San Andreas is a disaster film which features Dwayne “The Rock” Johnson as rescue helicopter pilot Ray Gaines. Gaines has some family issues that aren’t going in his favor, but when the big ones hit, he’s on call to save his family. This film is brought to you by the disaster duo Roland Emmerich and Dean Devlin… oh wait, it’s not?
The good; the runtime. 114 mins, this movie knows what it is, it gets in and gets out. Thank you for that. This is the first time that I’ve cited the runtime as being a good thing. If this movie were any longer, I probably would’ve completely lost interest.
Things blow up, and they blow up well. When I say “blow up” I mean they collapse and crumble. It’s always fun to watch Los Angeles get destroyed. Among all the rumbling and crumbling we actually get a two hour PSA, the Rock tells his daughter what to do, and she does it… instead of panicking… how novel.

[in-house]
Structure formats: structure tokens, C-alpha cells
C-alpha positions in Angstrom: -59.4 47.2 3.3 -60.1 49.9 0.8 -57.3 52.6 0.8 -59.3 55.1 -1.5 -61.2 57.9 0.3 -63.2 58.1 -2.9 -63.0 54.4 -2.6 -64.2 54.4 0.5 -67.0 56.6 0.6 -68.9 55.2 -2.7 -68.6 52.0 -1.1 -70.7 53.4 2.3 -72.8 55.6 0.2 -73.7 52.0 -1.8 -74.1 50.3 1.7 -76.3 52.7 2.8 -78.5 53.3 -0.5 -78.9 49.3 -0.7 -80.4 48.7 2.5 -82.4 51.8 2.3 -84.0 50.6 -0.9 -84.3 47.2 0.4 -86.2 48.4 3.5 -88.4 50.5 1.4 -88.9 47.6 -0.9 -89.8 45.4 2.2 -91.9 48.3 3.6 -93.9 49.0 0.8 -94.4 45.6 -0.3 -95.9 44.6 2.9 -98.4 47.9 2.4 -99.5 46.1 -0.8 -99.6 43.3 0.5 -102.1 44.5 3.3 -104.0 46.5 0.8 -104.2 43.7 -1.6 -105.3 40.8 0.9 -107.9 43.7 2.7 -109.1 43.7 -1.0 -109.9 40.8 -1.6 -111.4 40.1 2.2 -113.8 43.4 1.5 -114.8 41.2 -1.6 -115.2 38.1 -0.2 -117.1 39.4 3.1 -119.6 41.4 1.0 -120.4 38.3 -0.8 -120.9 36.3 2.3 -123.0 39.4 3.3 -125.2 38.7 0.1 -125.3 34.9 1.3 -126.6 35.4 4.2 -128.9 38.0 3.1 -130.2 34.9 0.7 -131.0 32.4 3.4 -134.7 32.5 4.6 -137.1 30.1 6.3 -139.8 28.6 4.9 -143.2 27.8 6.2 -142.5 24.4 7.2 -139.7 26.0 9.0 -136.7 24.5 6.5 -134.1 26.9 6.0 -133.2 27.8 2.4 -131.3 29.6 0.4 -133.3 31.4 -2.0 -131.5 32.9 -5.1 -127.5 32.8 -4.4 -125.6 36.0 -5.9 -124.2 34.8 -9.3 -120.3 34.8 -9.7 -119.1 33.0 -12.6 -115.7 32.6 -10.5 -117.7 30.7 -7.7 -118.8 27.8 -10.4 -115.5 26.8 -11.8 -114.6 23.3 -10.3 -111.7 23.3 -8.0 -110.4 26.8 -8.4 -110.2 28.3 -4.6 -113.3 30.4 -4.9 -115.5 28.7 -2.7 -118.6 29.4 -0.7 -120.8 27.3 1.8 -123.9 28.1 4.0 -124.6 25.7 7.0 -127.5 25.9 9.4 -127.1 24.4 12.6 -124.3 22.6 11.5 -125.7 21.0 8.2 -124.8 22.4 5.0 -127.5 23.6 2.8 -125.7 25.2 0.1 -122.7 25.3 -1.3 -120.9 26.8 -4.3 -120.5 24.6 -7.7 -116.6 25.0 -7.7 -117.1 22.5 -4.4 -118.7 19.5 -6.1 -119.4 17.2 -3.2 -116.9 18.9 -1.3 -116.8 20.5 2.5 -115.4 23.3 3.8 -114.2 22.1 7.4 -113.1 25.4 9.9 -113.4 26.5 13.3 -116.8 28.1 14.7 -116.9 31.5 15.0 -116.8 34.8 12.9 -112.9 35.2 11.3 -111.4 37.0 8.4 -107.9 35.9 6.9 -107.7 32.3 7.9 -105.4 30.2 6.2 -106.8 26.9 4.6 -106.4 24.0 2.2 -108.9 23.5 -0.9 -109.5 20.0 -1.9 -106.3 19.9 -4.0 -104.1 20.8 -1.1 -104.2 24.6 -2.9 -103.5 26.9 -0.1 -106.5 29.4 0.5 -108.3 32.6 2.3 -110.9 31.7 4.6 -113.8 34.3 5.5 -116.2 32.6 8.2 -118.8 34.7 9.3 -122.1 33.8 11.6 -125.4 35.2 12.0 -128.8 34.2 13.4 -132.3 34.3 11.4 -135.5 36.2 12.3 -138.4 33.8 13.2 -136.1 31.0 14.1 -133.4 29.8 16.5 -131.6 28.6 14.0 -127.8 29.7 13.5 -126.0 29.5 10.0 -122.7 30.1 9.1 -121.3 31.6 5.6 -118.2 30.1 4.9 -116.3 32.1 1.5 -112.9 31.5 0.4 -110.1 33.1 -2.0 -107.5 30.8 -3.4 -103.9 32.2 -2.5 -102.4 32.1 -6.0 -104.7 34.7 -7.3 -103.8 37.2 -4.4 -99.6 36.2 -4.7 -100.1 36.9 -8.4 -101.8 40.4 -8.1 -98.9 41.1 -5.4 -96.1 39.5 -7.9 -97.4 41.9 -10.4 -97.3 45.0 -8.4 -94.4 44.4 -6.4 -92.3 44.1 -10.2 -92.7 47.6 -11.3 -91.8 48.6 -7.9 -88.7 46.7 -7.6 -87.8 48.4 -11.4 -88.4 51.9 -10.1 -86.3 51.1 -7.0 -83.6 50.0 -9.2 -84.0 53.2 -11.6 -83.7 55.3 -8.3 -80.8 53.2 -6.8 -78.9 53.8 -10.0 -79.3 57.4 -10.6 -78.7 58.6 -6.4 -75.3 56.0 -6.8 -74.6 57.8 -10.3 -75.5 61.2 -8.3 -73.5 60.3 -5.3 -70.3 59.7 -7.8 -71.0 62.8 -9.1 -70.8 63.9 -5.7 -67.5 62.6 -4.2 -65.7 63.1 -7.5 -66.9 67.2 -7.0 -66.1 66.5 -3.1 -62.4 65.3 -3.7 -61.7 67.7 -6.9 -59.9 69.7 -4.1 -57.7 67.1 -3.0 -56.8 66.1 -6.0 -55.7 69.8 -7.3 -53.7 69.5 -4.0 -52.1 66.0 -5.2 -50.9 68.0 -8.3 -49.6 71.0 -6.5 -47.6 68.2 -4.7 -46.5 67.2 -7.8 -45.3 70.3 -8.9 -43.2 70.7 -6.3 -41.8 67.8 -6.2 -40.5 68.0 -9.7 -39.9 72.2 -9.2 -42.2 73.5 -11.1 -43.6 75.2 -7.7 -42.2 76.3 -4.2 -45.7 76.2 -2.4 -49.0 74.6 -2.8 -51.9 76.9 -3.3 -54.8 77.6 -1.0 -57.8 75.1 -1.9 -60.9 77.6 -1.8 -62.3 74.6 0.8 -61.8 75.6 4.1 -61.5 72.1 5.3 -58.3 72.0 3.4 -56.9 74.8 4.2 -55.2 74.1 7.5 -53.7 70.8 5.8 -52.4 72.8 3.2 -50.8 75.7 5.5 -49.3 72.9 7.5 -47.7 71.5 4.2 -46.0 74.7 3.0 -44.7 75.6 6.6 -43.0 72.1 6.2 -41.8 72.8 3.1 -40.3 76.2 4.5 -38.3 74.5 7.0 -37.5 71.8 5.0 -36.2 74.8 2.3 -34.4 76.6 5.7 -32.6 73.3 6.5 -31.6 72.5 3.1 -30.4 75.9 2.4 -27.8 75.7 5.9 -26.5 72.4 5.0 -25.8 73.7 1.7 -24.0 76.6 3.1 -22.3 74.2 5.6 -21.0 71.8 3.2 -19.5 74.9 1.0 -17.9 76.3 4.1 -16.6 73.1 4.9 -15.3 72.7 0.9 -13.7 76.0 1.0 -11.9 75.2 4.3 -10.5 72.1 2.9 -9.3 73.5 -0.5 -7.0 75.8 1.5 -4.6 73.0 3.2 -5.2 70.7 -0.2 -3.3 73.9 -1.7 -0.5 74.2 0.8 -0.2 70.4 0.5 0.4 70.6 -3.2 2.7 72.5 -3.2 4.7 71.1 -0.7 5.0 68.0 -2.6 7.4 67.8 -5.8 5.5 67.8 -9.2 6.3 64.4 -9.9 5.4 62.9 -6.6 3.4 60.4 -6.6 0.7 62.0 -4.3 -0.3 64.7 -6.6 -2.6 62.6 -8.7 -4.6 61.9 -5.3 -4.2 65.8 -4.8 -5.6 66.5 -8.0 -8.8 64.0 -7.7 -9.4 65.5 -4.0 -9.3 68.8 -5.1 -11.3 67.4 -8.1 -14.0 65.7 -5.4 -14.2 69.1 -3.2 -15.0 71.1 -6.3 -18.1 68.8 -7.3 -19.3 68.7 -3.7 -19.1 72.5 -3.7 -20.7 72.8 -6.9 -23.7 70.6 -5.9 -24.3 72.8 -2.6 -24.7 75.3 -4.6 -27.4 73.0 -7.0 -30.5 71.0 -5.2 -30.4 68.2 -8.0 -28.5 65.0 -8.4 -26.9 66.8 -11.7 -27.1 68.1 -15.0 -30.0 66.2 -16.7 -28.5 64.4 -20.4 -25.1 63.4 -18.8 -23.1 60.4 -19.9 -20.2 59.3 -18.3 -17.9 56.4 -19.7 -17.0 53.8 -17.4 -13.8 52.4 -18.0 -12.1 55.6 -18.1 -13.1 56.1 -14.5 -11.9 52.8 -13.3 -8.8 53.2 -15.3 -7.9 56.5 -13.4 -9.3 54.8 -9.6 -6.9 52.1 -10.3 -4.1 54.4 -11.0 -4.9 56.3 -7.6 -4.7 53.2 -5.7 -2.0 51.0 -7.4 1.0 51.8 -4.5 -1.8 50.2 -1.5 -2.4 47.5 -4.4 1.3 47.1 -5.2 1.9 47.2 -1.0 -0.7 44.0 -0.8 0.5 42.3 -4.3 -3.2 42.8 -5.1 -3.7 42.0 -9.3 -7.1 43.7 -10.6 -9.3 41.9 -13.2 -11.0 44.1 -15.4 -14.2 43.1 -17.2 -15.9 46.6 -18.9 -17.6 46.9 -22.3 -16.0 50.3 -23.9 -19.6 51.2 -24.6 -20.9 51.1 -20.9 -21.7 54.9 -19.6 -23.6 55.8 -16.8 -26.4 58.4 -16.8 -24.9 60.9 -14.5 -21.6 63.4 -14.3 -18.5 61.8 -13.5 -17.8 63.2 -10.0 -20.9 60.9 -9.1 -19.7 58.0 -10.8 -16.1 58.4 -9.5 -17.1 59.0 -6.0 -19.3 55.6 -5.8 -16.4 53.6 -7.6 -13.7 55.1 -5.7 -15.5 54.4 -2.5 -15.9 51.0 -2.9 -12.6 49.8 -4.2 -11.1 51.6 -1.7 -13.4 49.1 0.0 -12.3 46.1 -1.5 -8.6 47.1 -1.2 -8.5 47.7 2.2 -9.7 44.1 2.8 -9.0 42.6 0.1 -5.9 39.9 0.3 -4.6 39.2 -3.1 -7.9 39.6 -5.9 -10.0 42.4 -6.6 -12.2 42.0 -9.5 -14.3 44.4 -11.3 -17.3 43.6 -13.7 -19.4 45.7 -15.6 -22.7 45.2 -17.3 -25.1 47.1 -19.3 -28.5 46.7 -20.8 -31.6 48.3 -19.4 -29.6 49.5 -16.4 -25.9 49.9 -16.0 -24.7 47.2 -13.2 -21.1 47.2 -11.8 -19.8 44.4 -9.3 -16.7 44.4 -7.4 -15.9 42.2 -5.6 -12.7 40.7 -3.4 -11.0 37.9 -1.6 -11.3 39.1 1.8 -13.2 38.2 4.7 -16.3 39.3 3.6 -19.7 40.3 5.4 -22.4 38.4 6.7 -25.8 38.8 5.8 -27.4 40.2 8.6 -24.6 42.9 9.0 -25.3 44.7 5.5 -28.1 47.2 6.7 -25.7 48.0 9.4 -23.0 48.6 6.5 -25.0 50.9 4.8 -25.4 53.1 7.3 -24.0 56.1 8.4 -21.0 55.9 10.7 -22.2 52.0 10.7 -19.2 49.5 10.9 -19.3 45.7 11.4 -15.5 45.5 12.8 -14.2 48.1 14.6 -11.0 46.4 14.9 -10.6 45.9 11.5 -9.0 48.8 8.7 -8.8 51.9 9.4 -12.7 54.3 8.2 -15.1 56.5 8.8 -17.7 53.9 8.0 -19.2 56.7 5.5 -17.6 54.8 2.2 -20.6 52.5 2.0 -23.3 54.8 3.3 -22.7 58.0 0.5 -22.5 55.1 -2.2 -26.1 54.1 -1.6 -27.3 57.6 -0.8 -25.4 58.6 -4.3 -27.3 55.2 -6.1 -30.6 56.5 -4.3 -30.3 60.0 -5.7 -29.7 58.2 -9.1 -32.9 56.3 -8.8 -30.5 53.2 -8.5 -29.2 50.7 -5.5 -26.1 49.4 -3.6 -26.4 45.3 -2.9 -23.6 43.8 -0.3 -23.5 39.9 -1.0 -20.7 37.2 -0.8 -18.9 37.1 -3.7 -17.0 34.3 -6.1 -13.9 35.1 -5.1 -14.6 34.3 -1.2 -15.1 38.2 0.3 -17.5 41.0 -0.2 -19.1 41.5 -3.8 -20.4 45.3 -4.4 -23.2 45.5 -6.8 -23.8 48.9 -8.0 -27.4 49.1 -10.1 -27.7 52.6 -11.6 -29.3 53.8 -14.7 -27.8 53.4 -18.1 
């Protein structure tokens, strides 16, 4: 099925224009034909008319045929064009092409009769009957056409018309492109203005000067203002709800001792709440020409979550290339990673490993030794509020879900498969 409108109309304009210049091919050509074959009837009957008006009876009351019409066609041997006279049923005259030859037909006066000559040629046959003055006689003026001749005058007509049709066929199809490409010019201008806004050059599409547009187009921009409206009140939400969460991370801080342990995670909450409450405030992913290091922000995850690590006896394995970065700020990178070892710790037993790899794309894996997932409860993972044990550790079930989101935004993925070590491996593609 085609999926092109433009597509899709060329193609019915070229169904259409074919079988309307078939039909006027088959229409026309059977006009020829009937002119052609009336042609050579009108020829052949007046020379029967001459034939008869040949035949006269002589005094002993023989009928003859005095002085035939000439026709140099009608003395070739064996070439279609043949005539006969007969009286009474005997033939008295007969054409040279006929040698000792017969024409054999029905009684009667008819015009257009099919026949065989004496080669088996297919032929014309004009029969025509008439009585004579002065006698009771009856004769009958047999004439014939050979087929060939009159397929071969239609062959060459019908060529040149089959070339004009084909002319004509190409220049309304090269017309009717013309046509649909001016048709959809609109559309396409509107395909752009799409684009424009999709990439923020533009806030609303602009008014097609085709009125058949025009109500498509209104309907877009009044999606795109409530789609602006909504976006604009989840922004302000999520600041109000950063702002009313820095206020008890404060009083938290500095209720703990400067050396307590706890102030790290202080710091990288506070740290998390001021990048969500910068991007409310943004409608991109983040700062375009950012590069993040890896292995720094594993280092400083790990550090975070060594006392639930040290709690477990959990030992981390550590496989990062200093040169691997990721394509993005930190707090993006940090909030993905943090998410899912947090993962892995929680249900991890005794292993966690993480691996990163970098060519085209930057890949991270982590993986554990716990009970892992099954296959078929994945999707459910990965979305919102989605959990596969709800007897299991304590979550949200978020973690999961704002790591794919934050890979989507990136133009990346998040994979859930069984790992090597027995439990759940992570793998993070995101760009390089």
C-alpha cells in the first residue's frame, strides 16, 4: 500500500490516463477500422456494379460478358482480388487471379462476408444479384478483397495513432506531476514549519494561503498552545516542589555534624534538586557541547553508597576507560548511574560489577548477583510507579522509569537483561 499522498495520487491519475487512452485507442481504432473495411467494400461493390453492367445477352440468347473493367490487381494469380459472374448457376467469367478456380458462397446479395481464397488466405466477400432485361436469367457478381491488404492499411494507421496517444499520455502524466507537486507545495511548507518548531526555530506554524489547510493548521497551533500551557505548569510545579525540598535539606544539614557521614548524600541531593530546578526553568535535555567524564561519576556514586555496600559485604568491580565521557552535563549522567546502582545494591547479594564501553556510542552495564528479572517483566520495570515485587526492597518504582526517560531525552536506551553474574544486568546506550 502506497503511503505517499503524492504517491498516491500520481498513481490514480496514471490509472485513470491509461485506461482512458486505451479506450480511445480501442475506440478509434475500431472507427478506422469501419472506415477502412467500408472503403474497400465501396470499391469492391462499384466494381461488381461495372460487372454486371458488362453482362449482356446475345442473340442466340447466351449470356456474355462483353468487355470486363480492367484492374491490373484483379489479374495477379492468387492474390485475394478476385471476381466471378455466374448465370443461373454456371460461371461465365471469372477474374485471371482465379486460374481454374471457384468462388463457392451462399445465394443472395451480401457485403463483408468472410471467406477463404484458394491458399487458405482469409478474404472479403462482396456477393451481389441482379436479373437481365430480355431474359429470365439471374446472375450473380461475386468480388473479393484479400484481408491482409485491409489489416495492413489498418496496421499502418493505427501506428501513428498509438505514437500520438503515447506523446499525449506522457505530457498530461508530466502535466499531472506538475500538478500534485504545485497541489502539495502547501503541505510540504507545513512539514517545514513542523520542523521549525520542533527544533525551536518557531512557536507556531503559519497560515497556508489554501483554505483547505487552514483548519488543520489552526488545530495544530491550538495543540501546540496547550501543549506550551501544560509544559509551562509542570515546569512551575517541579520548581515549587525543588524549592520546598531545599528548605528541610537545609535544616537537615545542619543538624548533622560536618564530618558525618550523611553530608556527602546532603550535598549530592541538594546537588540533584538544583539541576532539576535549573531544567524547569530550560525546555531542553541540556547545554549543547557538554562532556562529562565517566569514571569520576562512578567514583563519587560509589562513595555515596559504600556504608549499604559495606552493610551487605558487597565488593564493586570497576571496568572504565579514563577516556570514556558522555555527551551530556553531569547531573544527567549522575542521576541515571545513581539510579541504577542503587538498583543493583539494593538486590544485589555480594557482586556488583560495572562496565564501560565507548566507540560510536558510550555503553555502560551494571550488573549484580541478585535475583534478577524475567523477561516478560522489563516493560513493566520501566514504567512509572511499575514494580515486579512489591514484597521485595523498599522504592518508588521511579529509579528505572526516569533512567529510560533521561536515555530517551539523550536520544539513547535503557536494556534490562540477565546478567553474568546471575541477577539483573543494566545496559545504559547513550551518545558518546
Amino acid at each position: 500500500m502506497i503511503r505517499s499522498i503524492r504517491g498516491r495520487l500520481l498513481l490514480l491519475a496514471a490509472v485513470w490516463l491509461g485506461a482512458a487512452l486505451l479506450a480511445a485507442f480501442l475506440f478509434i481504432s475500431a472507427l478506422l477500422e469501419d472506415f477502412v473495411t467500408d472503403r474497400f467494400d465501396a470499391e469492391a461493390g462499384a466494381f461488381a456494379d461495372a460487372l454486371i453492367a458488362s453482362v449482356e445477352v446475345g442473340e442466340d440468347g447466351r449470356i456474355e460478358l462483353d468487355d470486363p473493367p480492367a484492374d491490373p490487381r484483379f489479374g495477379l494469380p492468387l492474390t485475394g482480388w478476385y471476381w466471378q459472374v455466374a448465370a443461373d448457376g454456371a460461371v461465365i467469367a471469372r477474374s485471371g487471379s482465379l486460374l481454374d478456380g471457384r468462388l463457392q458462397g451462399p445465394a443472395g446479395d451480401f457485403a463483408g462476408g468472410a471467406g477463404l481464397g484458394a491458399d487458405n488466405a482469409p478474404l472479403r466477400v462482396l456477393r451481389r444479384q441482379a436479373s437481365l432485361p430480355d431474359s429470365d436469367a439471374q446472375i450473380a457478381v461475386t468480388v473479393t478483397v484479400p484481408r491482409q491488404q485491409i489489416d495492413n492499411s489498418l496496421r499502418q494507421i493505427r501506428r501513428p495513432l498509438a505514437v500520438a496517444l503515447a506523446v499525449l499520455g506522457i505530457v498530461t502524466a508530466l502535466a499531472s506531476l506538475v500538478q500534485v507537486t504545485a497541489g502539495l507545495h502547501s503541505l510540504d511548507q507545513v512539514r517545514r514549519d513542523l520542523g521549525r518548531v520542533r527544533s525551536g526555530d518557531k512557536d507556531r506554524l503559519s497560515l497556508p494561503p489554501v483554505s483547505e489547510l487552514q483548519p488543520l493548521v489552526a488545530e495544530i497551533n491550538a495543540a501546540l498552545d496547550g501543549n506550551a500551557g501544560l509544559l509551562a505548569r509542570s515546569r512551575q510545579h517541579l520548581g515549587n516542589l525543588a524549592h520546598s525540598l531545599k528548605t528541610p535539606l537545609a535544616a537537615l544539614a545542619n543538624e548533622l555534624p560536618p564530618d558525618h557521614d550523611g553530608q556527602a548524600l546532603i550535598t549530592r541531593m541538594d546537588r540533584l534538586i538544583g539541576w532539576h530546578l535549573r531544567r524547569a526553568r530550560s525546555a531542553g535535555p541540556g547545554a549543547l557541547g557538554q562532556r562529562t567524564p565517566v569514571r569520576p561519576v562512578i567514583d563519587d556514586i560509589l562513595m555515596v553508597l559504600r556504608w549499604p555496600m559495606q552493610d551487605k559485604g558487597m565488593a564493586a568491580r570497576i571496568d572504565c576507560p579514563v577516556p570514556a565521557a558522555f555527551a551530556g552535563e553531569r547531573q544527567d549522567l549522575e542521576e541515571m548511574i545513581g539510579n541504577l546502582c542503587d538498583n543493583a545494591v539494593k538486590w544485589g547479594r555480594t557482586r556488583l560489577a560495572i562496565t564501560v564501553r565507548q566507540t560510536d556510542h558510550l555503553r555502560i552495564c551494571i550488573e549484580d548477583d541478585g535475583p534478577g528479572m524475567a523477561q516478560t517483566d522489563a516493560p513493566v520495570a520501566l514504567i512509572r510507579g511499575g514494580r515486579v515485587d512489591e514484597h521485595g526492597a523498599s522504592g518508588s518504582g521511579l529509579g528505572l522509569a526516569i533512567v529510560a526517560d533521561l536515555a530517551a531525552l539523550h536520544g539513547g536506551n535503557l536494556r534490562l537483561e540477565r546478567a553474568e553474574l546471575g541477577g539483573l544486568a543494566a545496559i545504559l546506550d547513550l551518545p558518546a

Oh and the daughter is played by Alexandra Daddario, who’s eyes are beautifully blue, I mean she’s just gorgeous.
The bad; the characters are pretty cookie cutter here (strong dad who’s down not having the best day, a wife who’s got a new beau, a daughter who’s caught in the middle, the wife’s boyfriend who’s rich but that’s it…).
There’s not much depth, but this isn’t that type of movie. It does try to be something else by adding character drama in its main cast. We get the family that’s splintered by whatever reason, but the destruction of California is what brings them together. All the while we’re given a PSA of what to do during an earthquake. I know I mentioned this above, while I applaud the effort, it felt shoe horned in.
The stretching of time and distance, the Rock has to get from Los Angeles to San Francisco in the span of our film… how does he do this? Well, he starts by helicopter, then stolen truck, then stolen jumper plane, then parachute, then stolen motor boat. I can suspend my disbelief but that travel time was a tad much.
Overall, much better than the Roland Emmerich disaster porn, cause it actually had a message instead of just destroying things for destroying things sake. It felt like a video game where you got out of one situation only to find yourself in another, as if you beat this stage boss, and then here comes the next stage’s boss… and so on.
Skip it, watch it when it hits tv, cause it will.